Yes and It tends to be orchestral as those pieces -even ones created around a specific story such as Danse Macabre or Romeo and Juliet- allow you to wander off and spin your own tale, with the LSO as obedient providers of your soundtrack. I am very lucky too. My wife is a violinist. When I was writing the epilogue of The Last Circle, she was practicing a few feet away from me in our tiny living room. Any complaints about the ending of the book can therefore be addressed to her or, better yet, Spirit Airlines, Complaints Dept.  2800 Executive Way Miramar, FL 33025

Do you think the negative stigma surrounding self-publishing is still there?

From a lot of what I was reading on the internet, yes. One blogger, with no small measure of disdain, put it this way: “Suddenly everyone has become an author.” But is it killing the industry or sending it into disrepute? I don’t think so.

Once again, I recall my days as a film critic. You can almost set your clock by Hollywood these days: January- March: Projects studios green lit in order to pad the calendar. April-August: CGI, more CGI and, just to shake things up a bit, some CGI. September-October: Saw 25, Paranormal Activity 15 and the reboot of The Haunting version 3.1 November-December: “Oh go on, give us an Oscar, please? It’s period and we spent some money on the costumes.”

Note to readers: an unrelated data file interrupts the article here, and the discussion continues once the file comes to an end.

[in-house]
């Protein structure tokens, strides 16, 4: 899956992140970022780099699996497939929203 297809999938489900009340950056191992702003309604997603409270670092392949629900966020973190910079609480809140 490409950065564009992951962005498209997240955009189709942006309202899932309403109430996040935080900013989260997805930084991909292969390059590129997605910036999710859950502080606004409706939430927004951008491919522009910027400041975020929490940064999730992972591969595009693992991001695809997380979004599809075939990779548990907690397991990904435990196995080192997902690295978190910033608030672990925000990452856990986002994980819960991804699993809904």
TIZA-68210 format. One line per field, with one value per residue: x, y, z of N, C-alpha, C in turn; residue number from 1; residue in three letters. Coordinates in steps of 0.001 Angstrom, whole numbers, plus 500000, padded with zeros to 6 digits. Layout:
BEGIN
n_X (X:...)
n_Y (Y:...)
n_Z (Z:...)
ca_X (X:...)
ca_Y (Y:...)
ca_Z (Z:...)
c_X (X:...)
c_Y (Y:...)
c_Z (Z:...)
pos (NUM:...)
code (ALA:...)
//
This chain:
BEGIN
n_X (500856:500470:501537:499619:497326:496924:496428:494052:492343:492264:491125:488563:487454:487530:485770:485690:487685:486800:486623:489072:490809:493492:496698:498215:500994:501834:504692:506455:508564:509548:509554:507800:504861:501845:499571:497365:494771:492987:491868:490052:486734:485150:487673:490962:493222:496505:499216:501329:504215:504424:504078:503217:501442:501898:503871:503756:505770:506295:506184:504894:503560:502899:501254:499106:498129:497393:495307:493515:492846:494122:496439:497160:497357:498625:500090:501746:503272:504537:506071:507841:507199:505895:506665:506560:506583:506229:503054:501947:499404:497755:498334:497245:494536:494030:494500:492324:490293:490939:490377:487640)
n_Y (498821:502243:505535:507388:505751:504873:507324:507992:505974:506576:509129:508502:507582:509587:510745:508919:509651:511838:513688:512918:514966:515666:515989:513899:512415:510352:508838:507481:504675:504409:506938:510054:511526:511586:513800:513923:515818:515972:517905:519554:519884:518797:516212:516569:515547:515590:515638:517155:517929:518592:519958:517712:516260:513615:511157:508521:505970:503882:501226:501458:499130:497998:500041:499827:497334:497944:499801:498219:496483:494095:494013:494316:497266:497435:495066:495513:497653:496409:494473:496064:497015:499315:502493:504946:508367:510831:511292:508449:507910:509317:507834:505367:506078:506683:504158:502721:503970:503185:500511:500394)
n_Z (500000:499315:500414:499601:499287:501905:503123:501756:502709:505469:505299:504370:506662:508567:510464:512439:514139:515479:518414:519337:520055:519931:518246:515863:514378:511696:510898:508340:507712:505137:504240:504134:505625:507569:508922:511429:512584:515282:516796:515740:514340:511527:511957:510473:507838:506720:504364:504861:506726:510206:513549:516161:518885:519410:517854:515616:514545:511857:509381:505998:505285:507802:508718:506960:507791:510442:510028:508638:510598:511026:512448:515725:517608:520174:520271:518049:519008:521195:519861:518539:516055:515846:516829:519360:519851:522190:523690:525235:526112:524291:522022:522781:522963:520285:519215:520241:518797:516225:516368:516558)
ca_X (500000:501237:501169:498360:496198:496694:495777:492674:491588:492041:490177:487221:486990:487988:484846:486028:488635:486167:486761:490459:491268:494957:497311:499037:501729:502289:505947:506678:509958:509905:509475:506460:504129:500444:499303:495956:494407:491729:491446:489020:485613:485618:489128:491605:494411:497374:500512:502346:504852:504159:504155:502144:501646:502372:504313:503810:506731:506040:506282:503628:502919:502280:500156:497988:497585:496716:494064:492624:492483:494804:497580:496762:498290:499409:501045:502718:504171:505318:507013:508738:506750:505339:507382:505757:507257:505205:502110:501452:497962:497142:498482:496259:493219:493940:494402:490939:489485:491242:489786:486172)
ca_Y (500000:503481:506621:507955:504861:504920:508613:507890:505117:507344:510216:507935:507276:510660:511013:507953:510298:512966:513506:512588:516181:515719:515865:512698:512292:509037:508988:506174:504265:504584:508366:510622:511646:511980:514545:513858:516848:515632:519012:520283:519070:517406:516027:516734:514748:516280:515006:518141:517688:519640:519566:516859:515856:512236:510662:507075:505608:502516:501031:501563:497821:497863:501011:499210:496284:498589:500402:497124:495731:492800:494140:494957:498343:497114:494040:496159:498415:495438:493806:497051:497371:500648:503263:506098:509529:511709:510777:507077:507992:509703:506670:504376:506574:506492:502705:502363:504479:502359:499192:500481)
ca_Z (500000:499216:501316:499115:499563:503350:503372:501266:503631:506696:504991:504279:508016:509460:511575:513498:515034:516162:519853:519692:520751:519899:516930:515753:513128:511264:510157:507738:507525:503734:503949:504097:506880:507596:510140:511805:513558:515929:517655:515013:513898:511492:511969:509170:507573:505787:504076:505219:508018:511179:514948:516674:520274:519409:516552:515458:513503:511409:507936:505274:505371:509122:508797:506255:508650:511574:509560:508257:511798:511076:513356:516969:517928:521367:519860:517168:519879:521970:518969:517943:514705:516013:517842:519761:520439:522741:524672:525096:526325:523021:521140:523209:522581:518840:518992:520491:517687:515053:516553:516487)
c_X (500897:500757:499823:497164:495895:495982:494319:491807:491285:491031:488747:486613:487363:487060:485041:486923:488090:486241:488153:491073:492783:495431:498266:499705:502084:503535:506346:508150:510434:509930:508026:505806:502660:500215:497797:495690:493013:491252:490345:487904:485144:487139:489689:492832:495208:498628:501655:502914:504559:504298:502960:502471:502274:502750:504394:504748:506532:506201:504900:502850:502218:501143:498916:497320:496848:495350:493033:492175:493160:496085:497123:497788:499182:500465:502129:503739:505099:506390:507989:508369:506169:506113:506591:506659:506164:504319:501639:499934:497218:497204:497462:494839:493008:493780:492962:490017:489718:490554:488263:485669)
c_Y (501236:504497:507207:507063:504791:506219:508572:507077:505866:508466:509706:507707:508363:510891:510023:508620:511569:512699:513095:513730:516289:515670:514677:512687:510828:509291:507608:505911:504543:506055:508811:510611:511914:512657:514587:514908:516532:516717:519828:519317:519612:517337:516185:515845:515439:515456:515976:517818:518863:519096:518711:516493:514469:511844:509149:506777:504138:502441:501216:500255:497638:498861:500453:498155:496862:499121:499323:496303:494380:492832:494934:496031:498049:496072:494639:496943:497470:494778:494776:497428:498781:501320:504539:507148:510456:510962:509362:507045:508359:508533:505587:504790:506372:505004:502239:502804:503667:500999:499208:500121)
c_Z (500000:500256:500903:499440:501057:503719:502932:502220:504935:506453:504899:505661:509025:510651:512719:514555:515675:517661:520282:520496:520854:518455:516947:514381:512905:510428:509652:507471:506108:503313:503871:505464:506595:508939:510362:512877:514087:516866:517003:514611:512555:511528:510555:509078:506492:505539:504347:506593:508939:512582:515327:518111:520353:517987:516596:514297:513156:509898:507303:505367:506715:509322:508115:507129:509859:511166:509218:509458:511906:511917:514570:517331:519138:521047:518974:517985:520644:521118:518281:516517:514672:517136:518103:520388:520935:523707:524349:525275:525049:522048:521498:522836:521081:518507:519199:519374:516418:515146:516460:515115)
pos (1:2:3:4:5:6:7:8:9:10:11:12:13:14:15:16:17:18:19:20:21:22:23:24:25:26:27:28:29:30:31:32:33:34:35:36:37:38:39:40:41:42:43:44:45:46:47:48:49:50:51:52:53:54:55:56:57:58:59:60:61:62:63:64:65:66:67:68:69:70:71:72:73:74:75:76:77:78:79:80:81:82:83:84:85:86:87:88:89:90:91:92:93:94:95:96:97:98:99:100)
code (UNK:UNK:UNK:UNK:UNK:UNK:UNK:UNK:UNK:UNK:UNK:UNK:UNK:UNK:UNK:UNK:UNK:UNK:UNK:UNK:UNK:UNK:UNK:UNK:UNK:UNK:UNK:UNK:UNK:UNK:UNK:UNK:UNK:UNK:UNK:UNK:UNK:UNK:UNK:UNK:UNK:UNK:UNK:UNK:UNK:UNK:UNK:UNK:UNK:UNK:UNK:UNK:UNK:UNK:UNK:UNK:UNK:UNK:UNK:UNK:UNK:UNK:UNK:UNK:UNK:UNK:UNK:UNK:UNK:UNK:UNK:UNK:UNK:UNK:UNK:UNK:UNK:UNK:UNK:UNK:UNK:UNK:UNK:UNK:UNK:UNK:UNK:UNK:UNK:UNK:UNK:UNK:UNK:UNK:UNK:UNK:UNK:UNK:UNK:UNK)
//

There are few risks to be found here. Why bank on a new work when you can just reboot any number of even Stan Lee’s minor creations ad infinitum? The motivated, young filmmaker who has just enough money to distribute their work online or at a tiny festival in Milwaukee may change that one day. There is power in opening up hitherto closed doors to anyone with something to say. That is exciting and may shake things up a bit. Then again, I am unashamed Pollyana.

Same for the publishing world, so my hope is that it will force traditional publishers out of their comfort zones. I’m not privy to it, but I do wonder what is happening to those agency slush piles now that people can simply write without having to form their own yellow folders.

What would you say to people who think all self-published books are badly written and full of grammatical errors?

If you can do better, then self-publishing has opened up a myriad of avenues where you are more than free to try.

Author Bio:
Image of Gretchen BlickensderferGretchen Blickensderfer was born in Manchester, England. At the age of twelve, she began acting as well as doing character voices on, then, Piccadilly Radio. She came to America at the age of 18 as part of a foreign exchange and was placed with a family in New Albany, Indiana.